Supplementary Submission: Data and Statistics Bill

Our oral submission asked some important questions including "Where is the Privacy Impact Assessment?" and "Why is Statistics talking about the NZ govt 'warming up the public gradually' to further data sharing?" . The Committee asked us to put these points in a supplementary written submission. Keep reading “Supplementary Submission: Data and Statistics Bill”

Submission: Data & Statistics Bill

The Council opposes the Data and Statistics Bill, which gives more power to the state, and takes it from the public. The bill increases government collection, use and sharing amongst itself of information about us, while weakening our rights both to privacy and to access information held by government agencies. Keep reading “Submission: Data & Statistics Bill”

Grant of Honorary Life Membership

The awarding of honorary life membership is a recognition of an individual’s support for civil liberties both through their own efforts and through their work with the Council. After a gap of some years we are pleased to award life memberships to three people who have all contributed generously of their time and effort to the cause of civil liberties in New Zealand. Keep reading “Grant of Honorary Life Membership”

Vaccine mandates and certificates vs our liberties and rights

From a civil liberties perspective, there’s a big difference between encouraging people to get vaccinated, and the state mandating that people have to do so in order to keep their jobs. In this article we first talk about some of the ethical frameworks that can be used to analyse the choices that need to be made. Then we look at the human rights issues - how the requirements will interact with the Bill of Rights Act and the Human Rights Act, as well as the privacy issues. Keep reading “Vaccine mandates and certificates vs our liberties and rights”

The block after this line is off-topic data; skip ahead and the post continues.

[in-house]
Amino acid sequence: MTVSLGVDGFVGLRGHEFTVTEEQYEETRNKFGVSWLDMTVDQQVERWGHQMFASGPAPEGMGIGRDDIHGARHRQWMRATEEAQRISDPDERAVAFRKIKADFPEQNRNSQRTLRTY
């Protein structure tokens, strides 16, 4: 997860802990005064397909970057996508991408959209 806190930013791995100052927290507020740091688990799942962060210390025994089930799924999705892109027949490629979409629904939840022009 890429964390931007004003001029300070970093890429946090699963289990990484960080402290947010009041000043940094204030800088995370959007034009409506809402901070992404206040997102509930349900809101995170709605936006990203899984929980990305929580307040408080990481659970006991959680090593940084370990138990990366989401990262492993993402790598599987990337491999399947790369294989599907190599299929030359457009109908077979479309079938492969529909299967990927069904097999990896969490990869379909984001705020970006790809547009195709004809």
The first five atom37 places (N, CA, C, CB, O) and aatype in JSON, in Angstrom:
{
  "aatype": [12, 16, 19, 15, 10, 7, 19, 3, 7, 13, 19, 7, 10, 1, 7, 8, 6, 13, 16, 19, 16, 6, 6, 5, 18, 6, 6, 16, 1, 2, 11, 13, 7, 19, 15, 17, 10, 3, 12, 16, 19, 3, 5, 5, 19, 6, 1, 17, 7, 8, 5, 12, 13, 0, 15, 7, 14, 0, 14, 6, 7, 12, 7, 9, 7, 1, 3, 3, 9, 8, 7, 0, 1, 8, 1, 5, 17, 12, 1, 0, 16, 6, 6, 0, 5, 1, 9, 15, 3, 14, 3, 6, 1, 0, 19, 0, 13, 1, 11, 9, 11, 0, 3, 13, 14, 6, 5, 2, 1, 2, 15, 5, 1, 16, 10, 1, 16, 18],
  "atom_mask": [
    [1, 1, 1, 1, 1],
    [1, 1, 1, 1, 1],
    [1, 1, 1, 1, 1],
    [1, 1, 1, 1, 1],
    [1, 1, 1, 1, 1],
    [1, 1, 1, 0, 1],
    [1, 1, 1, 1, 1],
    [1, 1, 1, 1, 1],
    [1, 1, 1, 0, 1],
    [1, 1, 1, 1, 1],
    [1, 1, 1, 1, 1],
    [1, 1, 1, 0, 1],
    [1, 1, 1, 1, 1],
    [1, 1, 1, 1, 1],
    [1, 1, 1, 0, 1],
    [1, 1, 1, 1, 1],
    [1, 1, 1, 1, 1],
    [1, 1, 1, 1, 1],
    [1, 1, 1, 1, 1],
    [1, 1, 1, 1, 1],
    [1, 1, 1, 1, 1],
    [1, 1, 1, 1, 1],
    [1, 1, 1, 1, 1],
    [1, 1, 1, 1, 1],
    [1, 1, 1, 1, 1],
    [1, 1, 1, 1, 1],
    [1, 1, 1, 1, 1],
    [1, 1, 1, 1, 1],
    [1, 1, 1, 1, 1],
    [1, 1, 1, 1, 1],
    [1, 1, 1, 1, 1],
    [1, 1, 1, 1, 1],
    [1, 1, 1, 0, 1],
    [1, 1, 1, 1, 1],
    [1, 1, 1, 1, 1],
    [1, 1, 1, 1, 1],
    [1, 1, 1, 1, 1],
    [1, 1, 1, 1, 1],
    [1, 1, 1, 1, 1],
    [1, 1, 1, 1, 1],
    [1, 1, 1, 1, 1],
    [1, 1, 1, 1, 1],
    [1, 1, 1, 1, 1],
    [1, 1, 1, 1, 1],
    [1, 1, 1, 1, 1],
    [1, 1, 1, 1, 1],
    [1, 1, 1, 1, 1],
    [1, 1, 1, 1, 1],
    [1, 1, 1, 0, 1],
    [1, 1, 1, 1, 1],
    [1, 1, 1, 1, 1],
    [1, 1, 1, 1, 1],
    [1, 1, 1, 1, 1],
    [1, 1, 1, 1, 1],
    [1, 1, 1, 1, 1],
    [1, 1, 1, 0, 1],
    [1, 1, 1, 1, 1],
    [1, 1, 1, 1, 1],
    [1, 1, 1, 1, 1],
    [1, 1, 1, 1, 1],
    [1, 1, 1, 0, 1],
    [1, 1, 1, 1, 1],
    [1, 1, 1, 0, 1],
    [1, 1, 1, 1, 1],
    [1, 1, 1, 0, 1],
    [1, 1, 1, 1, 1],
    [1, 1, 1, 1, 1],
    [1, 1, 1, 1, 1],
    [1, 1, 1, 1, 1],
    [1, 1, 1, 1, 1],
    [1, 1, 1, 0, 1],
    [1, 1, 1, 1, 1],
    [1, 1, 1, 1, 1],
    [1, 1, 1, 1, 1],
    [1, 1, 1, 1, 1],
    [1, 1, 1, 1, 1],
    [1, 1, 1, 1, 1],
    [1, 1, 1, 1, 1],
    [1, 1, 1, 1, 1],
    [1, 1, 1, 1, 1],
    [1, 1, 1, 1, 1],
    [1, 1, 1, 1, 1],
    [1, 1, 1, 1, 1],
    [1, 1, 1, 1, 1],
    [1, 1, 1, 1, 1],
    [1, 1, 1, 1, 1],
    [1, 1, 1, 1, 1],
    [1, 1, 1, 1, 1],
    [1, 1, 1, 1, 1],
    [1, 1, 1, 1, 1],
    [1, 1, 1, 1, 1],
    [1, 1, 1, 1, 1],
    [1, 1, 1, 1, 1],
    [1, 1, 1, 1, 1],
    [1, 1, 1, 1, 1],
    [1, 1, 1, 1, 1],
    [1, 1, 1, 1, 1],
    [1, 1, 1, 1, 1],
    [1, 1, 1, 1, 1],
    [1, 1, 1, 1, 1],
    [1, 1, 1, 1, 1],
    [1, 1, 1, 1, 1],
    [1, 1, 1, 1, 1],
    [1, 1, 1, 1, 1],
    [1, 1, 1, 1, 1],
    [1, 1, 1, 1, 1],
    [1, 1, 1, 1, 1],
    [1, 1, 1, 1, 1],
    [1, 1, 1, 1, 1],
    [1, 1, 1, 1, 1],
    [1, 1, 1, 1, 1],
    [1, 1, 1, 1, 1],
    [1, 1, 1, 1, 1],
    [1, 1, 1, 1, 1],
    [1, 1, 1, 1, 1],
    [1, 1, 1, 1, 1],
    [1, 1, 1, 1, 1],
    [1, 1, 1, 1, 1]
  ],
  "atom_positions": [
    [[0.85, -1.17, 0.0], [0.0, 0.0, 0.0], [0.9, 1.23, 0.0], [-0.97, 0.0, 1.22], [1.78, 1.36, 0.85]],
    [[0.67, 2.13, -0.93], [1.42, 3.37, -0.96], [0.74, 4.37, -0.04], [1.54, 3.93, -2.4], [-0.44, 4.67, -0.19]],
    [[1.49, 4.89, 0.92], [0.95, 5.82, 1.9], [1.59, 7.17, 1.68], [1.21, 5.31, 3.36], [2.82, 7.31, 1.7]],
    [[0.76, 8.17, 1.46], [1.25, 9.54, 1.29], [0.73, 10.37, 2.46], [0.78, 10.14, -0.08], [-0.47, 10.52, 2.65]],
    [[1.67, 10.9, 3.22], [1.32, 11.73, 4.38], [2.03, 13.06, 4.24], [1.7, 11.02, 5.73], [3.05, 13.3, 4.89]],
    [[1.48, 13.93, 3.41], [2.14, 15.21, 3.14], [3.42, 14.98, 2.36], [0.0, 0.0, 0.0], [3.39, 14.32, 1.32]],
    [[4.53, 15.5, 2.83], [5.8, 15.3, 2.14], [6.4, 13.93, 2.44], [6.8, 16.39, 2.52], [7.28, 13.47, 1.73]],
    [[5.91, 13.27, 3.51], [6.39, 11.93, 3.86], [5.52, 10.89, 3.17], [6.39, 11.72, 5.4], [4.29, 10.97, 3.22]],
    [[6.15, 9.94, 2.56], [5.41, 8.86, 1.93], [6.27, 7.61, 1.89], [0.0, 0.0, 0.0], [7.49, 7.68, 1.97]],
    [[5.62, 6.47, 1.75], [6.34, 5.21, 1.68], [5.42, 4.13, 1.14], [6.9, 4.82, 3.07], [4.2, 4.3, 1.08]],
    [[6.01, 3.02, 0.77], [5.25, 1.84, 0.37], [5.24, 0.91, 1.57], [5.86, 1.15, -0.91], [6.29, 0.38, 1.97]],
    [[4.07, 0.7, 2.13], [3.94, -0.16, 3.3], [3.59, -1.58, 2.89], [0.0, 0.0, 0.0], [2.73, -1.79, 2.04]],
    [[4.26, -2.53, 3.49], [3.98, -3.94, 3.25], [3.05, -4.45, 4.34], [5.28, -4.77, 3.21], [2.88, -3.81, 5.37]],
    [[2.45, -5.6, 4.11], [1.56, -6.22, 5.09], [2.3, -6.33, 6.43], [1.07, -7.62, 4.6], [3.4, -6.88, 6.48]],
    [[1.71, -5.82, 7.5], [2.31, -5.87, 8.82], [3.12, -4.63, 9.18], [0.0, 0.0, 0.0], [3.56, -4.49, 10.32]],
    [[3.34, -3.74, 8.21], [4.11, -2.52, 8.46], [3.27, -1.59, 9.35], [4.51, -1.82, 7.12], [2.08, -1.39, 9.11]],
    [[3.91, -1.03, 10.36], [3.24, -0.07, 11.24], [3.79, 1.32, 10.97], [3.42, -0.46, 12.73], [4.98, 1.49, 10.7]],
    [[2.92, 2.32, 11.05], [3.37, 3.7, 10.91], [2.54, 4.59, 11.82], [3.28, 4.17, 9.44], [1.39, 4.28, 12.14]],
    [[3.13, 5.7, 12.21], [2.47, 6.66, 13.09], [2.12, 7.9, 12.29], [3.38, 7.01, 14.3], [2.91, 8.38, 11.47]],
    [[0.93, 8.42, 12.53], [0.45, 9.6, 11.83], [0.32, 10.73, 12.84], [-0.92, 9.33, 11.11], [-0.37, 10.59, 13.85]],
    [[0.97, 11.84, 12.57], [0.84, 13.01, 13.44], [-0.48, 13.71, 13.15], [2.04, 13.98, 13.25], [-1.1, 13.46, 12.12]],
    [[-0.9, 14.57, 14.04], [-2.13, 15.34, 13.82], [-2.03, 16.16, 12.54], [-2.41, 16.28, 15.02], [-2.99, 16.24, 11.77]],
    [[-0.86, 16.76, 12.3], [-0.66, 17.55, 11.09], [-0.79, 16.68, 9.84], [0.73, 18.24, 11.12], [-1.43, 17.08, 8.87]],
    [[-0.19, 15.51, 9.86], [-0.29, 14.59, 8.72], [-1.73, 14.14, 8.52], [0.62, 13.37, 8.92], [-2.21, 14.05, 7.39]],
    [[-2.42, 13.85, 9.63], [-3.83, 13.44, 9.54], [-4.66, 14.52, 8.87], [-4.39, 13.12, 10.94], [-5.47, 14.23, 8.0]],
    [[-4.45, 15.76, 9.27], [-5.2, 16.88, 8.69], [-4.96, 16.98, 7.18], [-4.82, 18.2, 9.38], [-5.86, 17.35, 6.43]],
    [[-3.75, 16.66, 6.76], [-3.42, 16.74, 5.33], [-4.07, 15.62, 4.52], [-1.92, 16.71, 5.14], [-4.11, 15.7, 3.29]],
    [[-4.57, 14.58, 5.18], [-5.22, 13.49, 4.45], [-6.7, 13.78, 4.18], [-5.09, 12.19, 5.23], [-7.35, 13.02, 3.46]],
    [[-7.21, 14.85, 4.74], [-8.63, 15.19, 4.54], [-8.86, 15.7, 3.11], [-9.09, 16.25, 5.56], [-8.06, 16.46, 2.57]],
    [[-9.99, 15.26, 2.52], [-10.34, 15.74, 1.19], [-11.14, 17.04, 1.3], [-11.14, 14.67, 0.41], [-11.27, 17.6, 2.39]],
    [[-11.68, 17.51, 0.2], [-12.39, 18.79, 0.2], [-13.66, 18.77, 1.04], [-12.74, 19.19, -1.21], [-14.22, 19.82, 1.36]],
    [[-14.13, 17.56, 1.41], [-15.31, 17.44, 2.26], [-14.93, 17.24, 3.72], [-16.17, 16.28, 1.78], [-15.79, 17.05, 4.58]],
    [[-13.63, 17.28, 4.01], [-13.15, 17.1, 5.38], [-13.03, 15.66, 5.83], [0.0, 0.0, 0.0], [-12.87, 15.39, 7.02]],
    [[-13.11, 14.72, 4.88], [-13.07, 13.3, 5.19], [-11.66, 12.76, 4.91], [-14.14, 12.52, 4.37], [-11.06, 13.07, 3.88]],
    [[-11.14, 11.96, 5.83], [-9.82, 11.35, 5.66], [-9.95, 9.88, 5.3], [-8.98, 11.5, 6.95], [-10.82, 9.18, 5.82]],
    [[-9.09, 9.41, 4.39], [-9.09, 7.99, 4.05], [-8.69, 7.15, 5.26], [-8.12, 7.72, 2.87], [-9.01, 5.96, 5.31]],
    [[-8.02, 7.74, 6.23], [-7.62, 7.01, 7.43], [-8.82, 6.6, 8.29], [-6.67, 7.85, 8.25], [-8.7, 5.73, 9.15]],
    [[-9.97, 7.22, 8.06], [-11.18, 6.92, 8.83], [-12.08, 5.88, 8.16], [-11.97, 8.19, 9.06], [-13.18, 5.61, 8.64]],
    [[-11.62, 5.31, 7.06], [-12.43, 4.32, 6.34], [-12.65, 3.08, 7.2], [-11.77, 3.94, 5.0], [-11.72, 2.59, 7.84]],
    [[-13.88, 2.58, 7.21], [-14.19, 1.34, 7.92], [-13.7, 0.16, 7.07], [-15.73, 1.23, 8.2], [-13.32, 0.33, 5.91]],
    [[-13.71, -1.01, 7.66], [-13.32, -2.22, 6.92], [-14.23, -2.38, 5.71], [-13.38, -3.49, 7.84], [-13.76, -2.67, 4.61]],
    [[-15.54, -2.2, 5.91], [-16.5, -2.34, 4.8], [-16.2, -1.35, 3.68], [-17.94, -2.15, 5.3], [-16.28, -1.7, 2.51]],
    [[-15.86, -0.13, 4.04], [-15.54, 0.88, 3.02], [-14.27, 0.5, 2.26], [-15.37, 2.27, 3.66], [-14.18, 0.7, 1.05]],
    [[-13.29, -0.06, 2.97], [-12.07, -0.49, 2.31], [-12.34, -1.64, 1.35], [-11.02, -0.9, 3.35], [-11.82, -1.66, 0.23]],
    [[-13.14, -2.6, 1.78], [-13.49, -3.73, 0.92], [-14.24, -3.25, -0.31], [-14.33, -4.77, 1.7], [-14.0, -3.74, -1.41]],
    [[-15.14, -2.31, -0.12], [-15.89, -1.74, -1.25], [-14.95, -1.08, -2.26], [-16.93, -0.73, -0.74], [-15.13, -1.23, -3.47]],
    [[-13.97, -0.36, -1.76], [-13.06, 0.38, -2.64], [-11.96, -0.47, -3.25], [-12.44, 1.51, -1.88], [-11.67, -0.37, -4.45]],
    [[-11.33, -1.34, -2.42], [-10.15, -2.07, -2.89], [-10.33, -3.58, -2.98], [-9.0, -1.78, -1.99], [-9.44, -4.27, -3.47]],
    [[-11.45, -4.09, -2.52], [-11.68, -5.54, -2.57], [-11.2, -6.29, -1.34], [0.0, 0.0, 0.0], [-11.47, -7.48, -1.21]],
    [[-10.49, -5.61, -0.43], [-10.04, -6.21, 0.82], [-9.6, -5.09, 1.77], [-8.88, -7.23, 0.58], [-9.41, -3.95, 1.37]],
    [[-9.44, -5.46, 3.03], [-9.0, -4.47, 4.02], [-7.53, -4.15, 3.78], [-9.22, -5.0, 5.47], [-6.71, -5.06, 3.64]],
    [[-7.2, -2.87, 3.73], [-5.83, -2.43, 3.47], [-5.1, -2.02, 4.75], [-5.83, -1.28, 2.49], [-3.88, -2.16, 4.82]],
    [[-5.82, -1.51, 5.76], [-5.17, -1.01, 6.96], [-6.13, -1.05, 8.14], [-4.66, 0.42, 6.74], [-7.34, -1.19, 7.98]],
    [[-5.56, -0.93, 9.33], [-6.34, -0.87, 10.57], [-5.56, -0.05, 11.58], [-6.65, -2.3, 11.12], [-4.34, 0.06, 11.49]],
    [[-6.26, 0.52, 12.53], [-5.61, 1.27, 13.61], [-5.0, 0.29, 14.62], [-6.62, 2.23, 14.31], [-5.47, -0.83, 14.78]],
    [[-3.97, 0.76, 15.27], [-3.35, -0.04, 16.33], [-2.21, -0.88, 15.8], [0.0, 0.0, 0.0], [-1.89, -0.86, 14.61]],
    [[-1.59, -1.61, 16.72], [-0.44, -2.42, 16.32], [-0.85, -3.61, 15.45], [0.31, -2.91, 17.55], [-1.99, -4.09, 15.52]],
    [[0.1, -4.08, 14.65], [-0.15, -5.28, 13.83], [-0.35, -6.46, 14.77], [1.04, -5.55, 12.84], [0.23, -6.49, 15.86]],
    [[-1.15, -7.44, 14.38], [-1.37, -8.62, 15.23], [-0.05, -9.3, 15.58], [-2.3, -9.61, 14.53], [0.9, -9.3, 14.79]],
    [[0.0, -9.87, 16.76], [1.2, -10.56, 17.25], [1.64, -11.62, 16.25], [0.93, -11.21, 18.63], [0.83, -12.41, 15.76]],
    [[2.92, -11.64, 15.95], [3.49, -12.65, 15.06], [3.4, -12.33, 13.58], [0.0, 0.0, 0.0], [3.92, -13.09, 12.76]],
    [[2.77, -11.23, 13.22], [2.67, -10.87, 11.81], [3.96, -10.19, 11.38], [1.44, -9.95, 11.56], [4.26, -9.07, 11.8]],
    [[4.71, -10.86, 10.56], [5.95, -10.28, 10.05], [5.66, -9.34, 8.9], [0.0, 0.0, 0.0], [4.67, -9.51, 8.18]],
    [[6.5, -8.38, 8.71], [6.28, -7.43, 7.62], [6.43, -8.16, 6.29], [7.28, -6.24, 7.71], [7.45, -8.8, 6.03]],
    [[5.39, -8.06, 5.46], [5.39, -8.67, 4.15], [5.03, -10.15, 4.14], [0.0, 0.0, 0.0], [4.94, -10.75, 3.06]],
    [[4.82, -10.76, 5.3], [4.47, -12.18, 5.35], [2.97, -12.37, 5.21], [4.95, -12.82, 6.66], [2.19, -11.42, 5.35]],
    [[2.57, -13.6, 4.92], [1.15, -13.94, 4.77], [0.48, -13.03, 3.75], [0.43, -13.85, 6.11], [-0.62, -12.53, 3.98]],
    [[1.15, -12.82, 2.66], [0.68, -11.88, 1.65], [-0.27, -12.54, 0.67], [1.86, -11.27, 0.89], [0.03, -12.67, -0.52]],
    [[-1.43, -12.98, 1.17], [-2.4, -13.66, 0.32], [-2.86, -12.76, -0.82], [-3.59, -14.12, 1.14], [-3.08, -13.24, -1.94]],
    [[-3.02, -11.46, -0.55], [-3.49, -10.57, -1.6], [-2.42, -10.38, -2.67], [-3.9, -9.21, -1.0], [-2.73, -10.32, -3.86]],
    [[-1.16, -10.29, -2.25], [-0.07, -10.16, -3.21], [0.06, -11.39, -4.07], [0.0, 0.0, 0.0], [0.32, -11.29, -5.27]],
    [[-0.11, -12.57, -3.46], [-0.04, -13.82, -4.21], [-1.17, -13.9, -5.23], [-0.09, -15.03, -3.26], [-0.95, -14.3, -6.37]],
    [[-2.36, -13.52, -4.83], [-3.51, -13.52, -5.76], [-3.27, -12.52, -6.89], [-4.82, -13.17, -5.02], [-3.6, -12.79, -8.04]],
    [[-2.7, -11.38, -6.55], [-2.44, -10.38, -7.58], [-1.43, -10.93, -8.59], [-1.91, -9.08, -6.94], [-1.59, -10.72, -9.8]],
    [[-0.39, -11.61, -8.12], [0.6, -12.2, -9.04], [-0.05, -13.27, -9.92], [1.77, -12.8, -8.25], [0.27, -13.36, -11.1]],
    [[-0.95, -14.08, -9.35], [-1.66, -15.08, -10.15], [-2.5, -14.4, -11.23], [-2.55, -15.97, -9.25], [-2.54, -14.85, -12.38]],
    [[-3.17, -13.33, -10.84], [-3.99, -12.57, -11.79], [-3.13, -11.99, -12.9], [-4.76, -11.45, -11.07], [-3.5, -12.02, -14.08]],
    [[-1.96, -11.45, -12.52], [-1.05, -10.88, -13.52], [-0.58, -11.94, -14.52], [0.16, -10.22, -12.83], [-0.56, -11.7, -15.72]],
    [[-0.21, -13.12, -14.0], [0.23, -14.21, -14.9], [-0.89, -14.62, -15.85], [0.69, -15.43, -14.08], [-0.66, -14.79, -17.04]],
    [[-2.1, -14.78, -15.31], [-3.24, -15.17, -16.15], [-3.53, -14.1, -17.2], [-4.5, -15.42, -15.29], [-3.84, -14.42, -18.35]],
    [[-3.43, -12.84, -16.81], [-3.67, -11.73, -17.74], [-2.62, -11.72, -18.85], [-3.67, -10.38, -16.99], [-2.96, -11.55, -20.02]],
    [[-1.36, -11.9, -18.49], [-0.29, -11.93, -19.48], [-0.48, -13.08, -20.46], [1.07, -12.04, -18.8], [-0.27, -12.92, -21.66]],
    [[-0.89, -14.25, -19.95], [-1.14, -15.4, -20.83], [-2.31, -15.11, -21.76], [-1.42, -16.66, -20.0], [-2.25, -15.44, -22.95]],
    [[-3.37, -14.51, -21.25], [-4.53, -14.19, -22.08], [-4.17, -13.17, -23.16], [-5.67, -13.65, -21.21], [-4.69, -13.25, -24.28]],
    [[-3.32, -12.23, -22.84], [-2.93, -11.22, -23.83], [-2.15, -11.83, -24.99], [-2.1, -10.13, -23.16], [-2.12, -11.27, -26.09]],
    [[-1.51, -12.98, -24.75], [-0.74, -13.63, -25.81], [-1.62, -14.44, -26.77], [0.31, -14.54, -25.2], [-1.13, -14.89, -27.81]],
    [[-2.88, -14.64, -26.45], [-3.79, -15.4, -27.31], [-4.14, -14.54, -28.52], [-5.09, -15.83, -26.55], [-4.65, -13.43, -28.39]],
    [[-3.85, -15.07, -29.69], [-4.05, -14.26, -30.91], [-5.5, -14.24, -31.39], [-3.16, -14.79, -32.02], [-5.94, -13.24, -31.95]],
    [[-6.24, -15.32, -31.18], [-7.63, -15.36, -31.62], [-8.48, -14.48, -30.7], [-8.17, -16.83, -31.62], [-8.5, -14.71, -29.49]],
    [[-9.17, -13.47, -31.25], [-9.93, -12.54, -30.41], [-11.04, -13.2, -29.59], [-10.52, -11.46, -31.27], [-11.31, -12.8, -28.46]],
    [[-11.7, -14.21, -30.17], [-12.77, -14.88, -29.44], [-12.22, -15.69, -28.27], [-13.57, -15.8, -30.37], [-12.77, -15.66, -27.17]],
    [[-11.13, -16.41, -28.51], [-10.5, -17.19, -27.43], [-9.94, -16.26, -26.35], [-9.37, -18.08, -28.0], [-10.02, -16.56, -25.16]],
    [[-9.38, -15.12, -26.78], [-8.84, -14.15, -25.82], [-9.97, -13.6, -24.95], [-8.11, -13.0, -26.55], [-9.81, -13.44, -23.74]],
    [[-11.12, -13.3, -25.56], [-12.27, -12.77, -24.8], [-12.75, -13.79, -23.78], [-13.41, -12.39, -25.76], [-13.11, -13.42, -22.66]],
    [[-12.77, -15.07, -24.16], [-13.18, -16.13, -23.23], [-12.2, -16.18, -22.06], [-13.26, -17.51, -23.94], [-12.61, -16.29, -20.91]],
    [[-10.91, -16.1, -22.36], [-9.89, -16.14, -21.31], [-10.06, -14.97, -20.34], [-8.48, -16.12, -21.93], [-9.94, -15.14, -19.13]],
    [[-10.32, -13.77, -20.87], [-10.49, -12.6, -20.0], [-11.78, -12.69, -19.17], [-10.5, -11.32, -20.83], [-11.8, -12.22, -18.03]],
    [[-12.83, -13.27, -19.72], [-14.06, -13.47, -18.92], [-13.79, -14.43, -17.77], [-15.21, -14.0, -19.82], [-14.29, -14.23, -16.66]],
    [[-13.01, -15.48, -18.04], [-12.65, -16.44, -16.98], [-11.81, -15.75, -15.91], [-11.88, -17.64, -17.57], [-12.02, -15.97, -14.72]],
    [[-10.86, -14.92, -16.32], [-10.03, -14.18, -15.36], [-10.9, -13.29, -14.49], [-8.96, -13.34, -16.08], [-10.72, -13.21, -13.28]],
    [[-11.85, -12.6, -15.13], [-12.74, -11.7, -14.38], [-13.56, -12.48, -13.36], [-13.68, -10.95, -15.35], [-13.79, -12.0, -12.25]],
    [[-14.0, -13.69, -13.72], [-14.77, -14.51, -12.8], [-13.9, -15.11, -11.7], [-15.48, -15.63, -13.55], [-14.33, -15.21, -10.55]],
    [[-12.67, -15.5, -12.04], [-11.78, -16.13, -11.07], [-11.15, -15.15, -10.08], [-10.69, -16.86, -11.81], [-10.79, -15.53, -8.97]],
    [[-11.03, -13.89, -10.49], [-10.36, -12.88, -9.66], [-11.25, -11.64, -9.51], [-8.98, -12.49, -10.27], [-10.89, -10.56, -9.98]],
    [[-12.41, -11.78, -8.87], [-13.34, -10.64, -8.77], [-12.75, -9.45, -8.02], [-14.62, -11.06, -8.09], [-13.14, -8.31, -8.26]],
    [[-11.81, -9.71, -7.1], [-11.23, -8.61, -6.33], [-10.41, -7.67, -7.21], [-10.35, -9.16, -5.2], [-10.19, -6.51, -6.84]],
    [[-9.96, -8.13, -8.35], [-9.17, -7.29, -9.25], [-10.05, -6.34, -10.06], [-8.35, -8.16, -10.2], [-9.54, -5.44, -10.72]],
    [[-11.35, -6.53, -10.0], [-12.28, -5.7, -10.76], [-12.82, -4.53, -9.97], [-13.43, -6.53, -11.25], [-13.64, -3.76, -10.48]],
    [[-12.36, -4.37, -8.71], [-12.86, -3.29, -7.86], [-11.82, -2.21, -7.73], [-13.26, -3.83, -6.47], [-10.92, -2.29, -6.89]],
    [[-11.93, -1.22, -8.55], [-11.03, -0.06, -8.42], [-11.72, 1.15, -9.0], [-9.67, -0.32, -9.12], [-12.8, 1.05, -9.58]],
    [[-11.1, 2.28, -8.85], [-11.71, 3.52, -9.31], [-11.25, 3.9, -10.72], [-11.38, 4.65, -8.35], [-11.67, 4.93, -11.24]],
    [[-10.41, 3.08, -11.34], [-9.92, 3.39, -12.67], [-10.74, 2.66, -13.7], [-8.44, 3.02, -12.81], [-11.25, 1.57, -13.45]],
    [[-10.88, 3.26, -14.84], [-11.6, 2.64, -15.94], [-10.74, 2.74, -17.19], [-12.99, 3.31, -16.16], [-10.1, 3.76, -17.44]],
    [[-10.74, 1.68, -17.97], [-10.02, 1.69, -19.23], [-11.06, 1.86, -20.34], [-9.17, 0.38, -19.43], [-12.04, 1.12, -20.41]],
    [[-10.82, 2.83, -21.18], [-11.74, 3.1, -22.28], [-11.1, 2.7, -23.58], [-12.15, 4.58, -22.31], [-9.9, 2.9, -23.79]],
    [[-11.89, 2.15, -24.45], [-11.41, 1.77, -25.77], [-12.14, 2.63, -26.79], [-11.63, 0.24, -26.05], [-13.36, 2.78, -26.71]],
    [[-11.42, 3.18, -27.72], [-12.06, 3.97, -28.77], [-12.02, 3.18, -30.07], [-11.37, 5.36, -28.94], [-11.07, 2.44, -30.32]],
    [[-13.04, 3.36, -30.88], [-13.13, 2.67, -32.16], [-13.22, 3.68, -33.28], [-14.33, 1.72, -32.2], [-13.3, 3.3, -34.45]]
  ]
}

Blog: Wide-ranging Content Regulation Review a threat to freedom of expression?

The government's Review of Content Regulation, in all its vast scope, is potentially the biggest threat to freedom of expression in New Zealand we've seen in years. I participated in the initial engagement sessions and came away concerned that the Department of Internal Affairs have bitten off far more than they can chew. Keep reading “Blog: Wide-ranging Content Regulation Review a threat to freedom of expression?”

Media release: Government secrecy on vaccination certificates is dangerous

The New Zealand Council for Civil Liberties has today written to the Prime Minister expressing its deep concern about the secrecy surrounding the introduction of Covid-19 vaccination certificates. The Council has called for immediate publication of the information provided by the government to the events and hospitality sector, and the advice it has received from the Privacy Commissioner and officials who have looked at the human rights issues involved. Keep reading “Media release: Government secrecy on vaccination certificates is dangerous”

Letter to PM and Minister re vaccination certificates

The NZ Council for Civil Liberties is deeply concerned about the government's plans to introduce Covid-19 vaccination certificates and mandate their use for access to certain events and venues. This is a major imposition on civil liberties and takes our country in a new direction; as such it should be done carefully and with adequate protections for civil liberties.

While we understand the government's need to move at speed, we still expect that any such moves should be taken after as much consultation with the public, civil society groups, and Māori groups as possible. This is not happening and the government has been refusing requests for information about their plans.

We have written to the Prime Minister Jacinda Ardern and the Minister for Covid-19 Response Chris Hipkins to express our concerns and request this information. The text of that letter follows: Keep reading “Letter to PM and Minister re vaccination certificates”

Submission: Māori Electoral Option

The Council supports the right of all New Zealanders to vote in elections.  In a democratic society, the denial of the right to vote to any section of the population has implications, in terms of devaluing citizenship and of possibly affecting electoral outcomes. Universal suffrage is the most basic criteria for an election to be deemed democratic. Keep reading “Submission: Māori Electoral Option”